“…Dabi was right. I shouldn’t have been born.” Todoroki tells him one night, alone in an empty park.
There has been a tightness around Todoroki’s eyes all week and Midoriya, who knows the signs, had been waiting patiently for their chance to be alone. The confession still catches him off-guard though and he swallows his first angry and indignant reply. Instead, Midoriya tentatively putting a hand on his shoulder, “What do you mean?”
“I… asked my mother last weekend. For the full story. Of our family. I had to know after…”
The truth of Dabi’s parentage had become an open secret now and Midoriya nods with a frown. The unmoored look in Todoroki’s eyes scares him. He does not remove his hand from Todoroki’s shoulder, hoping to ground him and keep him close. He had once thought of Todoroki’s family as a fantastical tragedy, similar to the fated hero of a comic book.
The reality was far crueler than he had understood, back then.
“What did she say?”
Todoroki doesn’t speak for a long moment. Then a shudder rolls through his body and he begins to recount, his eyes faraway and hazy.
“My mother had six pregnancies and four children, all the result of marital rape, including myself. Touya was her first. But he came out weak and so my father was already planning others.
"She was ill when the second pregnancy happened and the miscarriage nearly killed her. My father adjusted the schedule to give her a week rest. It wasn’t enough. The second miscarriage sent her spiraling.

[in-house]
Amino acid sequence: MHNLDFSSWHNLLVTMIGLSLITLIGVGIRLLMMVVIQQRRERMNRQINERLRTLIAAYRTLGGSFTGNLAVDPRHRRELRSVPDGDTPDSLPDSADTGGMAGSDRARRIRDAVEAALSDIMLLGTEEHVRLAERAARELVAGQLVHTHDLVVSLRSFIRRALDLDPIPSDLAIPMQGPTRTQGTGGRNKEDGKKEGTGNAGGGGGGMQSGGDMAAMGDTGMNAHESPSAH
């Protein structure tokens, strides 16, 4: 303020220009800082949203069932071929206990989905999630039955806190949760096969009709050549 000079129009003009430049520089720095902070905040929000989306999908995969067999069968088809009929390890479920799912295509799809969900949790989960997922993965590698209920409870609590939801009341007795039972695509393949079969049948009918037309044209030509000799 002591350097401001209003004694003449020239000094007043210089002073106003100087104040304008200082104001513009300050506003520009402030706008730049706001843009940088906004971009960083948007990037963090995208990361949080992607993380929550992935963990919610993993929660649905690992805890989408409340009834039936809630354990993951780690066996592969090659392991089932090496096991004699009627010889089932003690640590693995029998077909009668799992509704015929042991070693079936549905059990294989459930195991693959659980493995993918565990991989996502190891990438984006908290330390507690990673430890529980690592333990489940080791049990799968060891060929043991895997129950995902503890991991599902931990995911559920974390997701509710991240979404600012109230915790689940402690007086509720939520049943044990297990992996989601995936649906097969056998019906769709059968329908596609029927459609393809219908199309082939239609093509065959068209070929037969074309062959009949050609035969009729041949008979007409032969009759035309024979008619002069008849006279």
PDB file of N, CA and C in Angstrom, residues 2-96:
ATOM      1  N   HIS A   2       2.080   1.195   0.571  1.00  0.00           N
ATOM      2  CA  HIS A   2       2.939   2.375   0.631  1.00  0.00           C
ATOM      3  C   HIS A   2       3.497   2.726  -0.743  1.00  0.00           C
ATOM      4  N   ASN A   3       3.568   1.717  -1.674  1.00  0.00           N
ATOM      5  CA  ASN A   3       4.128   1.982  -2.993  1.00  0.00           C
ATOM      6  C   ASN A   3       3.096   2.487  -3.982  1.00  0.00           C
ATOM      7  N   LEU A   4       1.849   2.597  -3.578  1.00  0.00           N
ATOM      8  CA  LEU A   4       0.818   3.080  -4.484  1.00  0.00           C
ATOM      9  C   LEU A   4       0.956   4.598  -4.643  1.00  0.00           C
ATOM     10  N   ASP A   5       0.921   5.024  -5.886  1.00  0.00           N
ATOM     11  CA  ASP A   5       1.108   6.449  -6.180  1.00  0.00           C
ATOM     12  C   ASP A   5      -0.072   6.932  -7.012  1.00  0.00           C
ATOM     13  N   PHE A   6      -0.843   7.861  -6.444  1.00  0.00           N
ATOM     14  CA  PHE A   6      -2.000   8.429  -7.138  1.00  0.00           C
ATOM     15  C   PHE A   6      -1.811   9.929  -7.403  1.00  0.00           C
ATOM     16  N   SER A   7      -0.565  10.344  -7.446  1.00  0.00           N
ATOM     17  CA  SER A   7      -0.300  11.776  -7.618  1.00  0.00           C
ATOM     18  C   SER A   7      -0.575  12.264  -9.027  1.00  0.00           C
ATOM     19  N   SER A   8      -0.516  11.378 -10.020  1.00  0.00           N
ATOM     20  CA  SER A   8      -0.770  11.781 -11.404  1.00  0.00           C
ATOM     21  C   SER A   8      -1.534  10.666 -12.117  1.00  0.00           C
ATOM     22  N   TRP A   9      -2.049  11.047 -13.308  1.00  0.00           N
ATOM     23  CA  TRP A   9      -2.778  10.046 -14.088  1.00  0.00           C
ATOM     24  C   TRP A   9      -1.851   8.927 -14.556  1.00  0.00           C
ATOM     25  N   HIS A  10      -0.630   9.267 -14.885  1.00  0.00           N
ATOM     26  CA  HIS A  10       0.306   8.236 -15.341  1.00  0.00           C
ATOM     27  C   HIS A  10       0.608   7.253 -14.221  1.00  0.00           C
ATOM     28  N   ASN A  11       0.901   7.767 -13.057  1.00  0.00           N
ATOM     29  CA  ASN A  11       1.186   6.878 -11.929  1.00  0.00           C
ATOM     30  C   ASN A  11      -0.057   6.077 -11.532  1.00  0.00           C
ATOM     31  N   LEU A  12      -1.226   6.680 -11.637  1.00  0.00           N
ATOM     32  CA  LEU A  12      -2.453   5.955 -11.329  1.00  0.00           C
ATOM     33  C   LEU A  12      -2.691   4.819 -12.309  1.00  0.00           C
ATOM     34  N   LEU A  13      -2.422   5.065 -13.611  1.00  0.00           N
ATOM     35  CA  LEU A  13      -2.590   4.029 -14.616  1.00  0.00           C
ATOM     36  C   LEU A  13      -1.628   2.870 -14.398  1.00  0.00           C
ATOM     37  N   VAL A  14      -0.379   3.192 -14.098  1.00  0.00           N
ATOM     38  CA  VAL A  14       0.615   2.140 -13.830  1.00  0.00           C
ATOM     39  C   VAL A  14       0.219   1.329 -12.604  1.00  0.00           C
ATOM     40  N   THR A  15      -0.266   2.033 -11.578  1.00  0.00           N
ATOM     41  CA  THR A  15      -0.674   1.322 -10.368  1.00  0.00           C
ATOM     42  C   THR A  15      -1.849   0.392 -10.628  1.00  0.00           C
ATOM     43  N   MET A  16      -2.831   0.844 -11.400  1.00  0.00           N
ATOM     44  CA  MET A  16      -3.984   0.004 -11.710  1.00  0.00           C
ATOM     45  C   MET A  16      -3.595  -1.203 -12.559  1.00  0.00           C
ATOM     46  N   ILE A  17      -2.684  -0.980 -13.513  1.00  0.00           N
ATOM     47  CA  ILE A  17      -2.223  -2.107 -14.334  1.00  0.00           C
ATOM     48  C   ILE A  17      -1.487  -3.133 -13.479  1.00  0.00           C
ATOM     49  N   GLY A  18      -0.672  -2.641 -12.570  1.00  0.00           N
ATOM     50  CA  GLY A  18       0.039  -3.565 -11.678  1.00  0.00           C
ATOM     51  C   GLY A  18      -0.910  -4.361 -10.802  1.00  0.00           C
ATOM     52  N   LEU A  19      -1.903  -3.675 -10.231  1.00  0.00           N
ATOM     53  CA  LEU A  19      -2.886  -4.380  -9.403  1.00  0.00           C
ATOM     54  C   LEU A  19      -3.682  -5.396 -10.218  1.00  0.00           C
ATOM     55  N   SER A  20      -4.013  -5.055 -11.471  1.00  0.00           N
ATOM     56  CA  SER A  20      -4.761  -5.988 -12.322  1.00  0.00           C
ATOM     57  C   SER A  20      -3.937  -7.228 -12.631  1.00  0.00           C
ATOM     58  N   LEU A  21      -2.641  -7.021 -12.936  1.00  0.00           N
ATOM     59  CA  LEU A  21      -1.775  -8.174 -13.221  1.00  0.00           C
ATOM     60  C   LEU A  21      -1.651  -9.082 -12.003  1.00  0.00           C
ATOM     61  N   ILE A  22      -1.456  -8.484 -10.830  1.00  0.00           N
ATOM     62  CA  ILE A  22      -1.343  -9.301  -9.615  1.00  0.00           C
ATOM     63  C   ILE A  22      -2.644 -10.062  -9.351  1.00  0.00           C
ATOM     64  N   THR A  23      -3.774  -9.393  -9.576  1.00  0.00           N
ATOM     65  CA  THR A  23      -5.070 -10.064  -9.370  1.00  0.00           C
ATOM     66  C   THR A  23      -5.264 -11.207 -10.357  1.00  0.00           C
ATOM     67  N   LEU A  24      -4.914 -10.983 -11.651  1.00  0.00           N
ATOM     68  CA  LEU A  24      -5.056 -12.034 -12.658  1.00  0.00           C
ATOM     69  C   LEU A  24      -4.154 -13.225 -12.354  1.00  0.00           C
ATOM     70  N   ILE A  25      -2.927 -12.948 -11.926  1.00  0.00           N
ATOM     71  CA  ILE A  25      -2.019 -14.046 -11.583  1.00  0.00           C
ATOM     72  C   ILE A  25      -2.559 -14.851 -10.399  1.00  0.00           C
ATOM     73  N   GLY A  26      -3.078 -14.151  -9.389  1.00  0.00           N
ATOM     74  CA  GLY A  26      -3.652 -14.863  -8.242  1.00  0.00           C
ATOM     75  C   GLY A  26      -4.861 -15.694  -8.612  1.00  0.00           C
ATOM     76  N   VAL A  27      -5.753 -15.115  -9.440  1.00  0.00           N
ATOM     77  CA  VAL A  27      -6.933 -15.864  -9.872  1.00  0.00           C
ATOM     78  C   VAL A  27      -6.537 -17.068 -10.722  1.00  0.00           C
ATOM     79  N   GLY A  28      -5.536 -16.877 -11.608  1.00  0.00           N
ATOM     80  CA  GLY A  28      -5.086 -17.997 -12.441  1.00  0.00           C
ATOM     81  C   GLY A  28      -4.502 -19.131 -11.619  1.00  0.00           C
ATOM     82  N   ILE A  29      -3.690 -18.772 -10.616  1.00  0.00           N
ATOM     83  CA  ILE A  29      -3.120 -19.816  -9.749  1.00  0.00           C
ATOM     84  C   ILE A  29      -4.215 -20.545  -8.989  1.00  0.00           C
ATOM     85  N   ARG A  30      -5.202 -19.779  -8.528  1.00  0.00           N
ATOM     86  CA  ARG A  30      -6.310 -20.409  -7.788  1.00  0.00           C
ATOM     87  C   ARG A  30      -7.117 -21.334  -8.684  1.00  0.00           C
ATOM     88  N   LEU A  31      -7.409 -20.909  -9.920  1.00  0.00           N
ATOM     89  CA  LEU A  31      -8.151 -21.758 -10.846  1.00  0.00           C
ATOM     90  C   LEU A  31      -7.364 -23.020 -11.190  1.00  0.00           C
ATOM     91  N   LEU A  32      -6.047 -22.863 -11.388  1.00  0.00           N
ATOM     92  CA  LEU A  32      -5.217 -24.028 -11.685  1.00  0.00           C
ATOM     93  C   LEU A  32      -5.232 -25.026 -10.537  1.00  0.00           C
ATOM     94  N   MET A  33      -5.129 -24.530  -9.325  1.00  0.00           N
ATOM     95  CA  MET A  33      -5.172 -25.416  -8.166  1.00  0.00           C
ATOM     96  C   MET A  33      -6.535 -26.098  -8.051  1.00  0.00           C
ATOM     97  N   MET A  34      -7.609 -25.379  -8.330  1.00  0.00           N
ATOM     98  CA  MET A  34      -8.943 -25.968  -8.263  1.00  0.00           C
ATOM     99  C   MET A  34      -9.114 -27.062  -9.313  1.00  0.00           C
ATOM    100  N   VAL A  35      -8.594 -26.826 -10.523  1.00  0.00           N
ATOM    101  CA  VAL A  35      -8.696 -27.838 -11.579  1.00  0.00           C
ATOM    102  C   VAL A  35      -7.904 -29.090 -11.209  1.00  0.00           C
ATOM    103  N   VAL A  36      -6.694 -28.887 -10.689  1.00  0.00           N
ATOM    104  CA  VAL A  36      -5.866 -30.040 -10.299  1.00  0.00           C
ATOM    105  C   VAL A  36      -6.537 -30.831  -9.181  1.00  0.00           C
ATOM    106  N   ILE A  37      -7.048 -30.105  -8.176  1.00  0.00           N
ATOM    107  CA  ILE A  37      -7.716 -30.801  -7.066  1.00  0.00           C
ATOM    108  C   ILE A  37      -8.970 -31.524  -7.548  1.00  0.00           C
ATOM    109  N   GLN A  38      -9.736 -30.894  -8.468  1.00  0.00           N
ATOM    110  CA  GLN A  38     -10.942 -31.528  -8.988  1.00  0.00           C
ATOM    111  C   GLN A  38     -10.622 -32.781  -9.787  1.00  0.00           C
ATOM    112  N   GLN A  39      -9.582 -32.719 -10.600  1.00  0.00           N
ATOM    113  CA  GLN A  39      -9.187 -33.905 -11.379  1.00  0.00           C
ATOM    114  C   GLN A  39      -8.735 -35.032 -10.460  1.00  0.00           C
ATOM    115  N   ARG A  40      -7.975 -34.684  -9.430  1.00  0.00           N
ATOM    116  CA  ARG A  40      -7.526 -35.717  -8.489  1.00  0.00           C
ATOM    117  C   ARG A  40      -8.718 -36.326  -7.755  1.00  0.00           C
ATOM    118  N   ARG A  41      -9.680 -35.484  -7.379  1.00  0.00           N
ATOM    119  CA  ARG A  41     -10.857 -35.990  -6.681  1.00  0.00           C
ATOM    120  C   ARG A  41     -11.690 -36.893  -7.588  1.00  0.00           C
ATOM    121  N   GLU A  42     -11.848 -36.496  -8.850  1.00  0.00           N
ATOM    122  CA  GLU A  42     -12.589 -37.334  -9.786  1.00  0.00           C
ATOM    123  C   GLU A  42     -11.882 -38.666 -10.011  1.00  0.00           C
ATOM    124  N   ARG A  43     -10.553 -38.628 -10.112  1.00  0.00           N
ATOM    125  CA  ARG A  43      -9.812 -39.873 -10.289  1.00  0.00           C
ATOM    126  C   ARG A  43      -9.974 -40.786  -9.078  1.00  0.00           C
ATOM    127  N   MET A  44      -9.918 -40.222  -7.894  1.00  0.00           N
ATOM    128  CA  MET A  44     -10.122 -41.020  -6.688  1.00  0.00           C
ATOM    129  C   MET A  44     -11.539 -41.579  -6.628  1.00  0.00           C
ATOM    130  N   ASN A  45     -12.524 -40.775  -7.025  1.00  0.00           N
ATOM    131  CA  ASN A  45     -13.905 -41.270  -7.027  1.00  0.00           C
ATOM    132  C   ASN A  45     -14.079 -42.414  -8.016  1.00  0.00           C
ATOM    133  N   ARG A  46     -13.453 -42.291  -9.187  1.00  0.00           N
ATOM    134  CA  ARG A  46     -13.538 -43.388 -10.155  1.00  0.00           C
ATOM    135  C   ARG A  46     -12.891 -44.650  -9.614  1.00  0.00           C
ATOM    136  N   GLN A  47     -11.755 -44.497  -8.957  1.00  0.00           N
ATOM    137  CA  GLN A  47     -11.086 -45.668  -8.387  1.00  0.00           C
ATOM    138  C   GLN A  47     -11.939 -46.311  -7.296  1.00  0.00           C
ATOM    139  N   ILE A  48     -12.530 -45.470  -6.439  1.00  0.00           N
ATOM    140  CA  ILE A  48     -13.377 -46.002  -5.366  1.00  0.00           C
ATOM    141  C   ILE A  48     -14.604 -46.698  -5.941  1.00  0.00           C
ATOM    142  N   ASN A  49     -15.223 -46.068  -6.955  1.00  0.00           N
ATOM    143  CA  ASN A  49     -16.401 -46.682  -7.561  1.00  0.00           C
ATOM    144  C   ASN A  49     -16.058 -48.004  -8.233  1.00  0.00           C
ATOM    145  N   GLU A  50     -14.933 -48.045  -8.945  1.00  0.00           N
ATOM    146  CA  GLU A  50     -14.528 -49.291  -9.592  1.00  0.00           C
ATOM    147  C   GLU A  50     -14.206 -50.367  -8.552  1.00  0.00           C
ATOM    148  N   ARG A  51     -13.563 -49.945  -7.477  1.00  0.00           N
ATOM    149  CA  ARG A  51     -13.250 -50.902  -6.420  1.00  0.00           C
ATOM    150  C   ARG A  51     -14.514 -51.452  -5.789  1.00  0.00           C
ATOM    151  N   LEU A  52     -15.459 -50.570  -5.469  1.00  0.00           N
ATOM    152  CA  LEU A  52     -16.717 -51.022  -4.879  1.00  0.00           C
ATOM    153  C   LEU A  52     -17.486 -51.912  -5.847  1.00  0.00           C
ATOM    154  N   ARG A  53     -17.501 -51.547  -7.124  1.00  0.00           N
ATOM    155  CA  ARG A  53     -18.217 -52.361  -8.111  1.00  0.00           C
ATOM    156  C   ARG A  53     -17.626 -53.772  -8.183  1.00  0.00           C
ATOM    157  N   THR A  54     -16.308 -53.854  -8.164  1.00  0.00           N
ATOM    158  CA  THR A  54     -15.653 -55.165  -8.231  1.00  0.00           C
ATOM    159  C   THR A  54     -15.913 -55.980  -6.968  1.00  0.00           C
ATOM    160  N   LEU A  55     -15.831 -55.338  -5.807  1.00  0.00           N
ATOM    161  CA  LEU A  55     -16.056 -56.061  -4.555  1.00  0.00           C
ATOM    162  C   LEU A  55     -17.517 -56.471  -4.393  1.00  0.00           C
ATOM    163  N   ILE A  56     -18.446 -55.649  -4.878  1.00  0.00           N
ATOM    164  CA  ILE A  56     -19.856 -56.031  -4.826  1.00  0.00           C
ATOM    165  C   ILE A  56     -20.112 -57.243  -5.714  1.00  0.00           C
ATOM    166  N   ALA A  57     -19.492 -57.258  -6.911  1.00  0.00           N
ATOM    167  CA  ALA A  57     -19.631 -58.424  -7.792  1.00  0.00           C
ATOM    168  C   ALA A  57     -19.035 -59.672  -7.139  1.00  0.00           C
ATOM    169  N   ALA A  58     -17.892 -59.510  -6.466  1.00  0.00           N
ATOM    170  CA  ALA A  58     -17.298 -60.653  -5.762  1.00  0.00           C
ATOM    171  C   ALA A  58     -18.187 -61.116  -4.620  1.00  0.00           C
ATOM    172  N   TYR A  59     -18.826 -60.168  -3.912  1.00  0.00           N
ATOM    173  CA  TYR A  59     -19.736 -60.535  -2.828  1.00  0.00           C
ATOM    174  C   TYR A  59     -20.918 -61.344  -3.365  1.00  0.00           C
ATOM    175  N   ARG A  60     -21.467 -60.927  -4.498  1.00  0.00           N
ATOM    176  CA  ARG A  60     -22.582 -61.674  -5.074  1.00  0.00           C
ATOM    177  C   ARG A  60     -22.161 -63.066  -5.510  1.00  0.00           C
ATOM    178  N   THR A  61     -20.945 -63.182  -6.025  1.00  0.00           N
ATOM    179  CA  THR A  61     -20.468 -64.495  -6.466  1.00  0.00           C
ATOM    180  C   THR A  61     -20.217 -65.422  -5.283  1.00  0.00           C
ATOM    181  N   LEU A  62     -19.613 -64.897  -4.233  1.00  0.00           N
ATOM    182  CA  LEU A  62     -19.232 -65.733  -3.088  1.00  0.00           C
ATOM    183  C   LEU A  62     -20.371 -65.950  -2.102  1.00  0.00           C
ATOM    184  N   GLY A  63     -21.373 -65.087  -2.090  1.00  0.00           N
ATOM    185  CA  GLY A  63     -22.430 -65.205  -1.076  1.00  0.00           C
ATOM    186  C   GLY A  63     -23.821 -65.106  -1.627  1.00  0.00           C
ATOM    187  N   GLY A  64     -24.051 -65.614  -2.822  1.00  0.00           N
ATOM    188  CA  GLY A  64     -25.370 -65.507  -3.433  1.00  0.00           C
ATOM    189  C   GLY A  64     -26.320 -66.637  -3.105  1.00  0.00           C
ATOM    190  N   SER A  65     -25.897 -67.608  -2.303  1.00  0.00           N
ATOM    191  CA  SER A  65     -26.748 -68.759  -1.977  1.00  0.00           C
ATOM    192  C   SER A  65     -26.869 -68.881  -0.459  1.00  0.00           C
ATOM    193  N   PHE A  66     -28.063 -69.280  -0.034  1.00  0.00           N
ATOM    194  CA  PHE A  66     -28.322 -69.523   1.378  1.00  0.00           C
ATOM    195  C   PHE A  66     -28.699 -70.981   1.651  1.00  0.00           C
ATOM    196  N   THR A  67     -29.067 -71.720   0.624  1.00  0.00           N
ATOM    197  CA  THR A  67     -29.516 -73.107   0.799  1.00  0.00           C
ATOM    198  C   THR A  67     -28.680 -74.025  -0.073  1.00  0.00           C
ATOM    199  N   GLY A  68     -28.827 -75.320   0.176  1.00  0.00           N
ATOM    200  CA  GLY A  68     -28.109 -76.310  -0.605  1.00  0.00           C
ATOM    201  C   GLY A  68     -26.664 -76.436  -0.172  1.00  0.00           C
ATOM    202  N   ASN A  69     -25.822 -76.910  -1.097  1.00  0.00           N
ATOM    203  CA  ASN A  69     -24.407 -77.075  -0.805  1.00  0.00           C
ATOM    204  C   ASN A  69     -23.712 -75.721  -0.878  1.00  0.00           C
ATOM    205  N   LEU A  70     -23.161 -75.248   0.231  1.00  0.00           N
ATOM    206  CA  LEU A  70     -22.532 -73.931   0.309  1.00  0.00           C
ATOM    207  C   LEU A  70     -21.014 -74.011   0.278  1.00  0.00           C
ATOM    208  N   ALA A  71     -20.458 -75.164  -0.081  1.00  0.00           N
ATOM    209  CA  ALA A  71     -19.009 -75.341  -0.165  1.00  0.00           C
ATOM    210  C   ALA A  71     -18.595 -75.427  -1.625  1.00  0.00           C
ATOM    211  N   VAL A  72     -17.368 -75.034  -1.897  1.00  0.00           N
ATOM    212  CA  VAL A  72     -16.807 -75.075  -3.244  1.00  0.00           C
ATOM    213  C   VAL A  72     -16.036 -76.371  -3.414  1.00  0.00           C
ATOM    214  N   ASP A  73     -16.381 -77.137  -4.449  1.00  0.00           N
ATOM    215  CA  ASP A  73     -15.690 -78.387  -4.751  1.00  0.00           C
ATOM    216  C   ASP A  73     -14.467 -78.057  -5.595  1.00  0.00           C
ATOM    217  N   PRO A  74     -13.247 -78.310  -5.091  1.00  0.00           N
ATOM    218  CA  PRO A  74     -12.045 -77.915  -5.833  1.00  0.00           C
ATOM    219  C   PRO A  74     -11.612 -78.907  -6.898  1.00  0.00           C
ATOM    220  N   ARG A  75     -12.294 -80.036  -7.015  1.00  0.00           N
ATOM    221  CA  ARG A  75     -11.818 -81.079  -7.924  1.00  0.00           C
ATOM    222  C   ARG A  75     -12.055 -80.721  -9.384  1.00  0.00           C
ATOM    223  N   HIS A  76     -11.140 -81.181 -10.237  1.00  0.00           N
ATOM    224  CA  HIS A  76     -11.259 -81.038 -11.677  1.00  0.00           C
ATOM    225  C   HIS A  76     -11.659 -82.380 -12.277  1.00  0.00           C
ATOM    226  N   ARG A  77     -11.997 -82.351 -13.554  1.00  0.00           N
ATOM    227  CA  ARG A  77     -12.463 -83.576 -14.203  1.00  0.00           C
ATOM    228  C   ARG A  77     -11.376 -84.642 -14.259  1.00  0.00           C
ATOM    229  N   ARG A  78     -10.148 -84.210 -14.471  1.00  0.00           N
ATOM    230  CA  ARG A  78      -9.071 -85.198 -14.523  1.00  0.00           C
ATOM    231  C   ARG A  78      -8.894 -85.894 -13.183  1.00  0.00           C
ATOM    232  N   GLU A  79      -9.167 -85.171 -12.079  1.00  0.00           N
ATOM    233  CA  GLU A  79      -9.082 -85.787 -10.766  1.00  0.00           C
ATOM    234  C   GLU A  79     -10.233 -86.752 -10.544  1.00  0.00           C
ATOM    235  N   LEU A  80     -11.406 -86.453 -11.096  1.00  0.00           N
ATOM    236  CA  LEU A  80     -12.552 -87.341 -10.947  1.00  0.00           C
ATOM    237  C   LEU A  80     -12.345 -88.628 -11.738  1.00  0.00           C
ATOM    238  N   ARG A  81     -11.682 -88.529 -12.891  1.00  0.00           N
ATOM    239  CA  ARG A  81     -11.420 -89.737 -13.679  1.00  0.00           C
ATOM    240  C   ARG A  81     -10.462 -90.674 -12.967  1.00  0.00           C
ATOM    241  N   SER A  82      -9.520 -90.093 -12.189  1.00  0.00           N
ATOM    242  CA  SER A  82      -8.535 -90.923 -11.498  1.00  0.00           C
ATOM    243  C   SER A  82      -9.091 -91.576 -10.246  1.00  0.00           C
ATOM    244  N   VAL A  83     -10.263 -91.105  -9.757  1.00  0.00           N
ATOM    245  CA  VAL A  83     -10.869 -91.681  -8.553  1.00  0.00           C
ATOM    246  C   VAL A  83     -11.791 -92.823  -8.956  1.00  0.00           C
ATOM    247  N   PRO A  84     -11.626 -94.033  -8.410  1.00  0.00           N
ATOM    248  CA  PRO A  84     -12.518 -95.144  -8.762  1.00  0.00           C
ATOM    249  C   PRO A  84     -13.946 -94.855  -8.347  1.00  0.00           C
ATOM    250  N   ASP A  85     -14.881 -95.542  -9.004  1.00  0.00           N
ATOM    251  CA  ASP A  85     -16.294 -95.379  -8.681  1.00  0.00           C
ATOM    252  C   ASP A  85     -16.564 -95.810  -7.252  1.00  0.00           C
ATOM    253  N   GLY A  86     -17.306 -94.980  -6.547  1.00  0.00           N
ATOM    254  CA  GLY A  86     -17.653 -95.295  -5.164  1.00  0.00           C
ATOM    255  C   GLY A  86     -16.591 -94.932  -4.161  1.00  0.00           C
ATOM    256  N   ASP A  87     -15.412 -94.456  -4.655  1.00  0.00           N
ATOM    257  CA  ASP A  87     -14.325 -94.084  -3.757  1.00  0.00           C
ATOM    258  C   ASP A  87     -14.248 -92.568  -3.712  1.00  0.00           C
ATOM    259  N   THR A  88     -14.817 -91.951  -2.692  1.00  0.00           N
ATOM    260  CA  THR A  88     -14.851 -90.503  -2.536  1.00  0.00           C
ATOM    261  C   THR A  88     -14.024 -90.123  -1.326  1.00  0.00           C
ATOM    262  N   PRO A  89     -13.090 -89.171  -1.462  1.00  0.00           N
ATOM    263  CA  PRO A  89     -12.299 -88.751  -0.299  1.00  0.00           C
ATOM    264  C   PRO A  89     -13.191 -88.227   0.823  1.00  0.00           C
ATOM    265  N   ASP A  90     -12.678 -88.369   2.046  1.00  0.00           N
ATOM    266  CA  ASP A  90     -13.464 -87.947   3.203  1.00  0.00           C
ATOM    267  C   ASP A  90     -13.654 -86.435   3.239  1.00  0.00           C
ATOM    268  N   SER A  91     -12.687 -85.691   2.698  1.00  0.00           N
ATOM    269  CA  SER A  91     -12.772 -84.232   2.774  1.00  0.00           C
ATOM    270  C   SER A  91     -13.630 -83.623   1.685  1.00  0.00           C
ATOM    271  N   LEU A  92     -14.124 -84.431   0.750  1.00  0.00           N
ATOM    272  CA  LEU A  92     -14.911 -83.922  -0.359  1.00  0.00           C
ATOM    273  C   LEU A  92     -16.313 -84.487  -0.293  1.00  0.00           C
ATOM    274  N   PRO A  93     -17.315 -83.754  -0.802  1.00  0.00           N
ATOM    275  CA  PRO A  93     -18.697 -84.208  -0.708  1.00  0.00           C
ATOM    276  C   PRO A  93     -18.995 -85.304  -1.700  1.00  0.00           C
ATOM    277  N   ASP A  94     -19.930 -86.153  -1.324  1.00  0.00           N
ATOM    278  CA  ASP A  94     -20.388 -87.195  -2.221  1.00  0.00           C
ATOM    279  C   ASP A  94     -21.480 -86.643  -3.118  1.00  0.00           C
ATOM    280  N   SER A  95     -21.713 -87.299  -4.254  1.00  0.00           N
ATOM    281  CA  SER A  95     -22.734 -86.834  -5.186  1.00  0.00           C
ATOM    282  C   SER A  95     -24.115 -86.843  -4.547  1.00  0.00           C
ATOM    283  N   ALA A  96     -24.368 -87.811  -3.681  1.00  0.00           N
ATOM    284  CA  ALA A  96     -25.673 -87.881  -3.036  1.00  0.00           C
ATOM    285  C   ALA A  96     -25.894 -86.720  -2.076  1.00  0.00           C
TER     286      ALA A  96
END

"Touya… Dabi bore the brunt of that household for those years, until my mother got lucky with Fuyumi and Natsuo. They were closer to her in quirk temperament and less likely to hurt her while she carried them. But their weakness only made him angrier. My mother said he blamed her for losing the others - the ones that had his fire.
"Then… I don’t know what he did to make me, but I survived. Even as I burned her from the inside.”
Todoroki’s left hand begins to shake and he grips it with his right, to keep the embers from reaching Midoriya. He speaks as if the words themselves hurt and Midoriya’s own furious pain, at the injustice of it all, grows and grows. Still, he waits for Todoroki to finish.
“Apparently, when I opened my eyes and began to cry, he knew he had succeeded. So, as soon as I was born, he took me away and left her still bleeding on the hospital bed, delirious with fever.
"My siblings thought she was going to die. But, somehow, she survived. They took her back into that house. Her own mother dismissed her tears as postpartum depression. And she watched me slowly become the man that terrified her.”
Todoroki finishes his story quietly. There is no declaration of war. No resolve steeped in hatred. They know each other better now, have entrusted each other with their secrets. The truth simply hangs between the two of them, smothering and terrible.
“Todoroki-kun…” Midoriya has always given comfort with a smile, but he cannot now, not here. Not when Todoroki cannot even meet his eyes. His scarred arm snakes around Todoroki’s hunched shoulders and pulls him flush to his side. Pliant, Todoroki collapses against him, warm, heavy, and alive. Like this, he feels just like another human boy.
“Dabi said we were all mistakes and I think he’s right. I don’t think someone like me should exist.” Todoroki finally mumbles. “Have you ever felt that way?”
Midoriya thinks of that missing joint, of that missing father, of years and years of vitriol for daring to live. Finally the smile comes, small, bitter, and achingly tender, all at once. He presses his cheek against the crown of Todoroki’s head, struggling to not cry.
“Yeah. I know the feeling.”